New studies by a group of biologists suggest that life may be very likely to exist on Enceladus and that we may already have proof of this. There is currently no evidence of life on Enceladus but its complex chemistry and subsurface oceans make Enceladus a great candidate for life. New research using computer modeling and data from Cassini has found that Enceladus may harbor phosphorus, the building block for life as we know it. Now, researchers who are modeling the environment inside that vast subsurface ocean are saying not only that one key component for life is out there in the moon of Saturn, Enceladus, it is probably at just the right concentration to support water-based, Earth-like life. The hunt for alien life just got more exciting, as a group of scientists, including Southwest Research Institutes Dr. Christopher Glein, found new evidence of a critical building block for life within a subsurface ocean of the moon Enceladus.
What is the temperature on Enceladus?
The temperature on Enceladus is about minus 330 degrees Fahrenheit (minus 201 degrees Celsius) due to its high reflectivity and distance from the sun.
The new research, published in the journal Nature Astronomy, takes the investigation into the potential habitability of Enceladus even further by comparing deep-sea plumes found on Earth, where microbes flourish, with those found on the icy moon, and suggests that it could harbor similar microbes as the planet. An unknown process producing methane is probably working inside a hidden ocean under Enceladus, the Saturnian moon's icy shell, suggests new research published in Nature Astronomy by scientists from the University of Arizona and the Universite des Sciences et Lettres. The methane billowing out from Enceladus the Enceladus could be a sign of life that is bubbling up beneath the moon's subsurface ocean, the new study reports.
Is there an ocean on Enceladus?
Saturn's moon Enceladus has a global ocean of liquid water beneath its icy surface. In 2005, NASA's Cassini spacecraft discovered water vapor plumes spewing from the little moon's south polar surface. Cassini also showed that the subsurface ocean on Enceladus might be able to support some forms of life.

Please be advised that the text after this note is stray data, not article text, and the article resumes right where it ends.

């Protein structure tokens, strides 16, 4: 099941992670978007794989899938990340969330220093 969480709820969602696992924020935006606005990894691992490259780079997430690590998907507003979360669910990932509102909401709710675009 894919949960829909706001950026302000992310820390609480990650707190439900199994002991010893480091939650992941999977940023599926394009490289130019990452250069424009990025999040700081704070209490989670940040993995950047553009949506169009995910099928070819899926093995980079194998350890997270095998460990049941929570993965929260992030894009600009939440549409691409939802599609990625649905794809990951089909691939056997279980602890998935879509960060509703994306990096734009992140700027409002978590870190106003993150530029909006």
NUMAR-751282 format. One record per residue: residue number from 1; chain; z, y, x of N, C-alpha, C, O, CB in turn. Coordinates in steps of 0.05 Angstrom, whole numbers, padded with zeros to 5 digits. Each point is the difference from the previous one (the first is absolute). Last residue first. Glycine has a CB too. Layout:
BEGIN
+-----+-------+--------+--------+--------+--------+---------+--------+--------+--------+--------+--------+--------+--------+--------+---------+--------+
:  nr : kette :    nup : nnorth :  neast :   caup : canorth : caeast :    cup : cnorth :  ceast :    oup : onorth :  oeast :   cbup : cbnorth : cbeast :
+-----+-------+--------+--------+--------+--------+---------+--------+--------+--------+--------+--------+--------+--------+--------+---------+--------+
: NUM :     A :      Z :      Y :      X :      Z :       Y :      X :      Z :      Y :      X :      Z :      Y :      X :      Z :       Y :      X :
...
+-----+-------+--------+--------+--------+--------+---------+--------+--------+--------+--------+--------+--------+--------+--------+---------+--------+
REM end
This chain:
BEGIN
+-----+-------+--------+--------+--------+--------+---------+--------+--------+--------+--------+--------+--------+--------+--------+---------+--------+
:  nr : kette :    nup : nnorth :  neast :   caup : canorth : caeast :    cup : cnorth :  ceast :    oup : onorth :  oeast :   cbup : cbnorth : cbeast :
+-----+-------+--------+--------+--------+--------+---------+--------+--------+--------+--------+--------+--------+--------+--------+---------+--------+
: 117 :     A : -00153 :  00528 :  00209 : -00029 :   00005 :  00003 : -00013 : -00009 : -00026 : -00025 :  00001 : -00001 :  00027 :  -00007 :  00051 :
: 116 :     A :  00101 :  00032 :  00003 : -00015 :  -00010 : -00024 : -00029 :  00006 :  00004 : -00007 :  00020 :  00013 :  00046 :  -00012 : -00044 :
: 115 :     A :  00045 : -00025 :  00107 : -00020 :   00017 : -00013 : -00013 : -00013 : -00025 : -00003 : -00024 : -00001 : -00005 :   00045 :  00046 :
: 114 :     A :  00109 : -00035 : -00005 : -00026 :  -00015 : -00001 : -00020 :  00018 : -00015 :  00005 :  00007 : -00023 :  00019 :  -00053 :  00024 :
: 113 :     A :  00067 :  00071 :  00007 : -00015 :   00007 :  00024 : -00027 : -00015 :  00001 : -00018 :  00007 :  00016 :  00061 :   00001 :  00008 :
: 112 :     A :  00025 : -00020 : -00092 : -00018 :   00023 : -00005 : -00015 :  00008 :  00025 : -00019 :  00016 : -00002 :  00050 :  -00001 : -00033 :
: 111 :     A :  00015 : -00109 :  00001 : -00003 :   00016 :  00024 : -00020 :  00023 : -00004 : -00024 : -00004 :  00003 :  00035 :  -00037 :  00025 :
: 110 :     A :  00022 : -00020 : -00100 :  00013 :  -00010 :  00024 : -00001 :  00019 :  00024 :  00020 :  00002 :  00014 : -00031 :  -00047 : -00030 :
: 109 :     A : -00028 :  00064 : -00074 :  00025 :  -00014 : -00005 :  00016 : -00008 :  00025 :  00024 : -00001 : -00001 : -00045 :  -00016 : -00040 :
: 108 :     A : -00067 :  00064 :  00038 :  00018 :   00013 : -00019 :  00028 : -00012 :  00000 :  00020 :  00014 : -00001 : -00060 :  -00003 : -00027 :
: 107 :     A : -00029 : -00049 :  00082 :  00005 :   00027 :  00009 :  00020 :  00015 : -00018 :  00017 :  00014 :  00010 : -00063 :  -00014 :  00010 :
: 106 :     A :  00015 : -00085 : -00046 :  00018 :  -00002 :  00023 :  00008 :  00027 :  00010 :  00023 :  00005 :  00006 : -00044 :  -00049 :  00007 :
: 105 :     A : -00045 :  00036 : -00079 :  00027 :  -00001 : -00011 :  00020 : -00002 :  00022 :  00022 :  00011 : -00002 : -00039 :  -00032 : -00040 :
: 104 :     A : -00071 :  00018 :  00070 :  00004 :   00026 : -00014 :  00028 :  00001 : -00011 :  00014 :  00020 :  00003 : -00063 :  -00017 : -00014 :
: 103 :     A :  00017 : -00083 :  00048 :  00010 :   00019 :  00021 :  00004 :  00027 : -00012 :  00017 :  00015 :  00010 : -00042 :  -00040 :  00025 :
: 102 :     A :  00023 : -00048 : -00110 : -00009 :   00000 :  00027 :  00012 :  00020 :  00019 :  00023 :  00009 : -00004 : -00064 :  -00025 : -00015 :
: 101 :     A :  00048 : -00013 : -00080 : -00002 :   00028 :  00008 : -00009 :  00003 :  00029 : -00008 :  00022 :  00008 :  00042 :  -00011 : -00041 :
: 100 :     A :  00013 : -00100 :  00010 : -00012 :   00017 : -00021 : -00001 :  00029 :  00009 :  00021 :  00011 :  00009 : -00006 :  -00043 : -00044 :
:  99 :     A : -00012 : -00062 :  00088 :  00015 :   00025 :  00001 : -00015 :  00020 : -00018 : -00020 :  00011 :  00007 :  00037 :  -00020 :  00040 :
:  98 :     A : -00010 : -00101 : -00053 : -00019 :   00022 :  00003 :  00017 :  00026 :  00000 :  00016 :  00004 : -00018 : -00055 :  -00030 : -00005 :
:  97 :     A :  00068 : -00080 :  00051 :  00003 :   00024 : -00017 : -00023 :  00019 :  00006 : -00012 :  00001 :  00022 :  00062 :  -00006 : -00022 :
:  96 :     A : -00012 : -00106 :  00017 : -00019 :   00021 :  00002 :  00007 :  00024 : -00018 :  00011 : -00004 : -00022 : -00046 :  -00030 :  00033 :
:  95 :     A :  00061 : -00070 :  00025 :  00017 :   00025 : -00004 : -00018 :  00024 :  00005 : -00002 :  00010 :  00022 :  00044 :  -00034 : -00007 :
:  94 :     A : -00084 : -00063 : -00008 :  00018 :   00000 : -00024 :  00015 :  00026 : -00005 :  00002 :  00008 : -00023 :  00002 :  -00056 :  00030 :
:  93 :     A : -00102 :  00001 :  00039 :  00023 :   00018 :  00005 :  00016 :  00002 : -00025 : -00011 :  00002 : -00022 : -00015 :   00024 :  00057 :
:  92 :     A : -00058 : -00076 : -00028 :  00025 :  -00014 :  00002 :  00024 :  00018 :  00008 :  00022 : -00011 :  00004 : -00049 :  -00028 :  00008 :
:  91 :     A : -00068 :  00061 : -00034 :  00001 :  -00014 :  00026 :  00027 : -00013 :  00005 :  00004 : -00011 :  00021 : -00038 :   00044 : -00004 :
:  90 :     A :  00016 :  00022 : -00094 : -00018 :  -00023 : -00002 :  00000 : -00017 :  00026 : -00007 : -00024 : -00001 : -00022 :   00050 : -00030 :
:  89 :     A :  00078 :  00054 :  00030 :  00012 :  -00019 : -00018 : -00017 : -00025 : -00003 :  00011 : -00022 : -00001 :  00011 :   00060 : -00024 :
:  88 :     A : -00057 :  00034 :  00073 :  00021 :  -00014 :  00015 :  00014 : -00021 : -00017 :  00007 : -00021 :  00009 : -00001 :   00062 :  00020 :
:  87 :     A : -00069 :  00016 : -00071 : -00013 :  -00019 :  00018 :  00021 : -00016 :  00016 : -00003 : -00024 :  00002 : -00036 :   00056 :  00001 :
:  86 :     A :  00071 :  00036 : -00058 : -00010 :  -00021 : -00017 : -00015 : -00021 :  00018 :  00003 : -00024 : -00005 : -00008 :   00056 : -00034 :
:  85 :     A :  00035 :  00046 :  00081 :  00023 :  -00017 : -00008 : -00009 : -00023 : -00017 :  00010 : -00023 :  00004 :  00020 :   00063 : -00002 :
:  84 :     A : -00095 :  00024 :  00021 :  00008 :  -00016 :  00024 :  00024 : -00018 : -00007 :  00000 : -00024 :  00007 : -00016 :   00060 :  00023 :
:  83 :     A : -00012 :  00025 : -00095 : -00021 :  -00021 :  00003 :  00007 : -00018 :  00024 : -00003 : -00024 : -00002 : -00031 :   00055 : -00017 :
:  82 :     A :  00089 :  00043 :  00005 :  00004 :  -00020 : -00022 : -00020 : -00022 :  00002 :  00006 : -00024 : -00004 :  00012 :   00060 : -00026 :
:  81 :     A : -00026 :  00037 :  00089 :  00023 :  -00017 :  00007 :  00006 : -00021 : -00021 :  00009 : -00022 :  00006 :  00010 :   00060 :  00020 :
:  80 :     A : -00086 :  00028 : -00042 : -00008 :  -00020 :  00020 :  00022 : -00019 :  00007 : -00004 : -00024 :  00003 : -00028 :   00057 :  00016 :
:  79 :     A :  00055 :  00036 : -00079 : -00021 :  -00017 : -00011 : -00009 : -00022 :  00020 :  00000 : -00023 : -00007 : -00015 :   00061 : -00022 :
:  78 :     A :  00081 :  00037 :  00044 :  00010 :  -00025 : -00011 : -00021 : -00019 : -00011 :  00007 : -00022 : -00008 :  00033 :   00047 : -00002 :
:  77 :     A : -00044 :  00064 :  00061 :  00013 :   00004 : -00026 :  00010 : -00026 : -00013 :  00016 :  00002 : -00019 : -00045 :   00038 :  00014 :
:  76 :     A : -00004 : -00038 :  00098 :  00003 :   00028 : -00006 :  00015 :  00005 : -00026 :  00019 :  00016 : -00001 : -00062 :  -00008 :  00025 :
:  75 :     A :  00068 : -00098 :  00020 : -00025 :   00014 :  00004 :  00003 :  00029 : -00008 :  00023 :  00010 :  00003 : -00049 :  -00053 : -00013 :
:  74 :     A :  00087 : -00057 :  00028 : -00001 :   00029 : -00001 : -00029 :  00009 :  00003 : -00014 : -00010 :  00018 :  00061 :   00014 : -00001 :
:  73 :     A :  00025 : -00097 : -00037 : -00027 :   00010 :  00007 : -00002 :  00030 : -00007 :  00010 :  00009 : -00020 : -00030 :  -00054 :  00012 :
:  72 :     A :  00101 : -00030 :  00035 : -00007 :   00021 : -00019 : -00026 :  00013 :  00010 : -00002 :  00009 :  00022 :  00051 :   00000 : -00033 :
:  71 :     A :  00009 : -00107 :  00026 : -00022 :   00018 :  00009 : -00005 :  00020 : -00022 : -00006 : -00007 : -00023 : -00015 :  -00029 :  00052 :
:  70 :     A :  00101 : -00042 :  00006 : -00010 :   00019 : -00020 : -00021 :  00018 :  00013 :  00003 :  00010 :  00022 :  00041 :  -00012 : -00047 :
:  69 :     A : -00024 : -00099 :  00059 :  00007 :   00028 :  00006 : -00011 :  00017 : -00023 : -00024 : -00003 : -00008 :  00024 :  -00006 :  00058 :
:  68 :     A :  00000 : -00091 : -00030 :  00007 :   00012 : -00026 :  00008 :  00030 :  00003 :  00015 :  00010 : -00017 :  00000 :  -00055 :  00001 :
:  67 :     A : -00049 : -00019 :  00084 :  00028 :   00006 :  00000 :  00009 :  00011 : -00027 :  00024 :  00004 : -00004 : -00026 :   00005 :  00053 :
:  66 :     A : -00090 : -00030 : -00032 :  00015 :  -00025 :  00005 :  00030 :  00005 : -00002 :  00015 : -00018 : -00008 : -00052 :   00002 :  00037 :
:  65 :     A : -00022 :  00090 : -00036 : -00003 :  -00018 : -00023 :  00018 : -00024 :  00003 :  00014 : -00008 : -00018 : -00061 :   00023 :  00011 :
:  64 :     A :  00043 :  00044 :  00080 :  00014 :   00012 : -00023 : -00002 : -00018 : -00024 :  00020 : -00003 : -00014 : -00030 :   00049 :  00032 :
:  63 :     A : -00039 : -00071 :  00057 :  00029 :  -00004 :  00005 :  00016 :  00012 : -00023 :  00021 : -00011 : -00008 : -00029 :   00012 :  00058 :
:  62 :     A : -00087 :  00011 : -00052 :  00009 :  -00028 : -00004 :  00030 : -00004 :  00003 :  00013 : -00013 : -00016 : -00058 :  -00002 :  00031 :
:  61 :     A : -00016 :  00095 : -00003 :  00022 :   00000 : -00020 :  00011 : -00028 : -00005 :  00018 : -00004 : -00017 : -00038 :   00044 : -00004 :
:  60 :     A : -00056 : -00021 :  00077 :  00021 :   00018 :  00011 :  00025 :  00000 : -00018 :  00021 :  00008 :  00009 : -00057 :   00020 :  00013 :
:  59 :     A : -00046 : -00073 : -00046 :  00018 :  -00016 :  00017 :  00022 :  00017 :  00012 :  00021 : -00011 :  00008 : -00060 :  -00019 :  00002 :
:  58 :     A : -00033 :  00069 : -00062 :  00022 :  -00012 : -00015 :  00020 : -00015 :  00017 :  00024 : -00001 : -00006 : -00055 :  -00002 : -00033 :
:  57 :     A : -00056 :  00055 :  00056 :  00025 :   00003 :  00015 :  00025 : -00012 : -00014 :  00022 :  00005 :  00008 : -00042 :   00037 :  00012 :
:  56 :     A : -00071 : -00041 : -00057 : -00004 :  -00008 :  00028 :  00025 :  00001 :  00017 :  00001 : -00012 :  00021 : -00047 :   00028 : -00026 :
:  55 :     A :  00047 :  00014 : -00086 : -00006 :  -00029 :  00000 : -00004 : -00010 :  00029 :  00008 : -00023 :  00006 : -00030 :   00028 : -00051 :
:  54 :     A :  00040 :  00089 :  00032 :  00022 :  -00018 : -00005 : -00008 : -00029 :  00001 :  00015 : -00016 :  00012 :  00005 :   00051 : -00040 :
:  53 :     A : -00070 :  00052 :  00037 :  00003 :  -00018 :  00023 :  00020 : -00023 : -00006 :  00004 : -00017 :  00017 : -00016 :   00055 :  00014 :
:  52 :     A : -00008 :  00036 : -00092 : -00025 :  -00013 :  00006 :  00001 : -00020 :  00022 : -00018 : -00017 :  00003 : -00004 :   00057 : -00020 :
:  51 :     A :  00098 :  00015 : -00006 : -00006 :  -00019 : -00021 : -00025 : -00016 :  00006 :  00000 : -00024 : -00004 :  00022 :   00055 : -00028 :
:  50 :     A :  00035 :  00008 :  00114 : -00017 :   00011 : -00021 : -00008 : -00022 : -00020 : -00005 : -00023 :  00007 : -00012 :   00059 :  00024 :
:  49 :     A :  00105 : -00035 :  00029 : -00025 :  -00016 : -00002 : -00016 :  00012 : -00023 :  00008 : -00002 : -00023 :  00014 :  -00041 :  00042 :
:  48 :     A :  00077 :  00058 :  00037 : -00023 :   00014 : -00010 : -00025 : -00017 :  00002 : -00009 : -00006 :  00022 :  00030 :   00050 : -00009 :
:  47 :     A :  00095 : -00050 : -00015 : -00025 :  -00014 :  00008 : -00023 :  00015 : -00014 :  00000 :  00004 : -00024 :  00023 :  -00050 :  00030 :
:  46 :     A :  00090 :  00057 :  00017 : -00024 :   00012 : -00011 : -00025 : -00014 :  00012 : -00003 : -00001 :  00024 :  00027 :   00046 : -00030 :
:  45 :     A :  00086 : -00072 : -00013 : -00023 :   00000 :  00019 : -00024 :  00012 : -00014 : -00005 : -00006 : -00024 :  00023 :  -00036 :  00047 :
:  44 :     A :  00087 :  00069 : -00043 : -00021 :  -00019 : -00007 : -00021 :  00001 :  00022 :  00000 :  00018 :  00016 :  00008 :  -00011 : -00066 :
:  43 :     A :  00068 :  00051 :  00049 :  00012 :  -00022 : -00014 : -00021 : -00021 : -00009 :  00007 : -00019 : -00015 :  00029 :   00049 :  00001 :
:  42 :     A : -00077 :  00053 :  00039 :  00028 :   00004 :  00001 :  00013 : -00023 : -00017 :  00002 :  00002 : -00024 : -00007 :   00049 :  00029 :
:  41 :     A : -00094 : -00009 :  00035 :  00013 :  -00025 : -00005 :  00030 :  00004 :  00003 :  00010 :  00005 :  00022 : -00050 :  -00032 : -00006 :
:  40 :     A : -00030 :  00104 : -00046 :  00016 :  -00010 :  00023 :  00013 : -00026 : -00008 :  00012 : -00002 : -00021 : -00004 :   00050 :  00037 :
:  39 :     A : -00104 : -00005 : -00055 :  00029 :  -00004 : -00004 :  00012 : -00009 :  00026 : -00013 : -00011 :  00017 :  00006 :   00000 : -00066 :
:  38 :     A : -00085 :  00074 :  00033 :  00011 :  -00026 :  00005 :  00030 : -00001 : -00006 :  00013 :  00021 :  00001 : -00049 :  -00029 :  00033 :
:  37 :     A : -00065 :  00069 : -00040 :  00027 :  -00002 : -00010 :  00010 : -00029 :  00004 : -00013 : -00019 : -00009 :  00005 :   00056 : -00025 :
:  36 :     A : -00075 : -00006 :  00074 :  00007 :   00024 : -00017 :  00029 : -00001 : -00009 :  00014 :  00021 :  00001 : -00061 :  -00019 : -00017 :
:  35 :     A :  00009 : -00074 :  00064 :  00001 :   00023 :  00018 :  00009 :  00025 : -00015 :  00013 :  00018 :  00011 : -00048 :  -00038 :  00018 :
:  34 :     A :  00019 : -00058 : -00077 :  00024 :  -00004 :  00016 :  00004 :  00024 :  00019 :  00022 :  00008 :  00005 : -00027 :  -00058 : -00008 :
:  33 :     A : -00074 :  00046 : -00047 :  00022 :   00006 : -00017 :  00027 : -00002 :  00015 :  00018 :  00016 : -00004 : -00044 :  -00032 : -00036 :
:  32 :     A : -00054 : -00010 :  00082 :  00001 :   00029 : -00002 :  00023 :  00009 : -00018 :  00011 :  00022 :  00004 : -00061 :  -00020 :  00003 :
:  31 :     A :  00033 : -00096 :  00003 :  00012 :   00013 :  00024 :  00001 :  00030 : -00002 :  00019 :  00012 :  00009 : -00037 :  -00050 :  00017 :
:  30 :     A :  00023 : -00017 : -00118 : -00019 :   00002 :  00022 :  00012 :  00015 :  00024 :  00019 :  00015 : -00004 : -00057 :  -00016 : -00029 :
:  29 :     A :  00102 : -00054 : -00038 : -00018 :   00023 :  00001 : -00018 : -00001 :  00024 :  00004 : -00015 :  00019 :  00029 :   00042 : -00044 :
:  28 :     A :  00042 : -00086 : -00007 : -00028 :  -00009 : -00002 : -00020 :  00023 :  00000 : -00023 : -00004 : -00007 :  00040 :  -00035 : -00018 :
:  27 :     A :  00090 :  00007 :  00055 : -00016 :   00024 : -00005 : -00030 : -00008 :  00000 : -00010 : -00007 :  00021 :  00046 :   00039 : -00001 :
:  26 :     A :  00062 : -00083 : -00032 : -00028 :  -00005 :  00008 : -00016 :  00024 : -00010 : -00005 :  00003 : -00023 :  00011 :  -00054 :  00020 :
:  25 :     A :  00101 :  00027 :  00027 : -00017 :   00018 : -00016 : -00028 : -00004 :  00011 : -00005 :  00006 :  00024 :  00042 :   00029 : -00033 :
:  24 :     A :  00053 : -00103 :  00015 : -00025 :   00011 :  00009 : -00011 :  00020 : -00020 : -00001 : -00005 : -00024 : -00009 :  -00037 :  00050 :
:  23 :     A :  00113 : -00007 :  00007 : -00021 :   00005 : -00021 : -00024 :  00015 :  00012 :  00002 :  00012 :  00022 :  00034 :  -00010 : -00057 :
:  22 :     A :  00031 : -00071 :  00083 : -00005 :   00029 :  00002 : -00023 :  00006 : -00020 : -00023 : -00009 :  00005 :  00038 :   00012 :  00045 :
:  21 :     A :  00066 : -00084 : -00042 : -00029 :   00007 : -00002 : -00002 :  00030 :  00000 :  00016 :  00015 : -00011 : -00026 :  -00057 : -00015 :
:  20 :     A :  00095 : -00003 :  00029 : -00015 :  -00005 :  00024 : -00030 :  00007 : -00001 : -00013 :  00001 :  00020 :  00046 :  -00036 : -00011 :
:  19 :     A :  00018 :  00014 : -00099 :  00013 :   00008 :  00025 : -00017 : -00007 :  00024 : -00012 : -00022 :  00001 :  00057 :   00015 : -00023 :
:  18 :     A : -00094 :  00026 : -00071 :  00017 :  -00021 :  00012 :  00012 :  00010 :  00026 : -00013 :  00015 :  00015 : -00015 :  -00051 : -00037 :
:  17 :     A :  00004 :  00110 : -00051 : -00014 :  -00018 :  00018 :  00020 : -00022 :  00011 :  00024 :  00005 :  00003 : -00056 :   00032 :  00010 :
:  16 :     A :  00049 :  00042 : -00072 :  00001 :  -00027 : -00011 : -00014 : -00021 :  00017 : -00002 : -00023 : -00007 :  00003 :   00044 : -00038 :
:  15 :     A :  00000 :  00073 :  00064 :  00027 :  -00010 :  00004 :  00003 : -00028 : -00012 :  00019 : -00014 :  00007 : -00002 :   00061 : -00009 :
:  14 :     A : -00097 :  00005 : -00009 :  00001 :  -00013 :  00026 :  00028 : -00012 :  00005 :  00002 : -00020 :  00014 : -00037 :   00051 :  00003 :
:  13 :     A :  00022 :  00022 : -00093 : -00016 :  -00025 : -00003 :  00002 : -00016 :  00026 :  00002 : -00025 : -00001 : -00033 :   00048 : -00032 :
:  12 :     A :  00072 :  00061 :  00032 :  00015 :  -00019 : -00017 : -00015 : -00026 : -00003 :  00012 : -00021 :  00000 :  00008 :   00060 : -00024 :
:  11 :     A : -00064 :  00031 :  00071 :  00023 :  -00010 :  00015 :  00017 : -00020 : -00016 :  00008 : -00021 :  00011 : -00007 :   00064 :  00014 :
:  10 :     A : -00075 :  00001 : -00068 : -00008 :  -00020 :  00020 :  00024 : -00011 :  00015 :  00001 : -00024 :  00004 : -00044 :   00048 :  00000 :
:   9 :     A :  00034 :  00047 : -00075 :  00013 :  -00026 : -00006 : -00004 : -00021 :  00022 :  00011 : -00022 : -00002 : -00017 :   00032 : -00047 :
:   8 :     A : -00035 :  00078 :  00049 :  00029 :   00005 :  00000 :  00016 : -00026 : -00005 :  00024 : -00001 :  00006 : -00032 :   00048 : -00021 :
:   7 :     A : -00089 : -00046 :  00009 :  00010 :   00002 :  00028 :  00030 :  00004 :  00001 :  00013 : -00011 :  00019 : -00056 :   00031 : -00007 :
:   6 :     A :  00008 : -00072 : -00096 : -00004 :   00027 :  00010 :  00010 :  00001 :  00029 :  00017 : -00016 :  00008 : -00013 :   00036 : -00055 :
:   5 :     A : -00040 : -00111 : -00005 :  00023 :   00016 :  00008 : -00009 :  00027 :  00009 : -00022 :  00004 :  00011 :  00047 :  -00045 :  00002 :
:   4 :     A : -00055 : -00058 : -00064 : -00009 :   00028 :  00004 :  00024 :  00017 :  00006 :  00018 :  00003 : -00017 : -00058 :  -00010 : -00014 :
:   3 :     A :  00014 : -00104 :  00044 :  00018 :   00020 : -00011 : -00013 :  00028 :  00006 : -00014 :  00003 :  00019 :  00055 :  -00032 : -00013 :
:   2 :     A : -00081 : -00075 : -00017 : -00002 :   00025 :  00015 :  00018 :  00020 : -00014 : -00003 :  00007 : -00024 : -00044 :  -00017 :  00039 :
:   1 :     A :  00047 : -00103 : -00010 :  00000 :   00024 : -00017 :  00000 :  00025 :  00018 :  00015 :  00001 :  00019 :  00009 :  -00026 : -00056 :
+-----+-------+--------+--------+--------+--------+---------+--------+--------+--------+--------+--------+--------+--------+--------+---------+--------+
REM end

One of the most profound discoveries of the last quarter century of planetary science is that ocean-bearing worlds under the icy layer on their surfaces are a regular feature of our Solar System. One of the most groundbreaking moments in science was finding that cosmic bodies with oceans under their surface layers--icy moons and bodies such as Jupiter, Europa, and Saturns Titan, and even farther-flung bodies such as Pluto--are, in fact, commonplace in humanity's solar system.
The Cassini mission discovered and analyzed samples from Saturn's moons under-girded by liquid water as water grains and water vapor burst outwards from fissures in the moon's icy surface. This first close flyby revealed the moon's subsurface ocean on Saturn's moon Enceladus, making it one of the Solar System's most potentially habitable places. The data that led to new exploration came from NASA's storied 2008 mission, in which the agency's fabled Cassini probe plunged into icy water-vapor, gas, and organic jets spraying out from the southern pole of Enceladus.
At a conference in Berkeley, scientists laid out the data the NASA Cassini probe collected about the icy moon Enceladus, the moon tipped over by Saturn--they discussed analyses of its geysers, measurements of the thick shell of ice, ideas about what its ocean chemistry could look like, and much more. Scientists found evidence for an interior ocean at Enceladus from measurements of its gravity, which are based on the Doppler effect, and a measure of how much the moon wobbles ever so slightly when it is orbiting Saturn.
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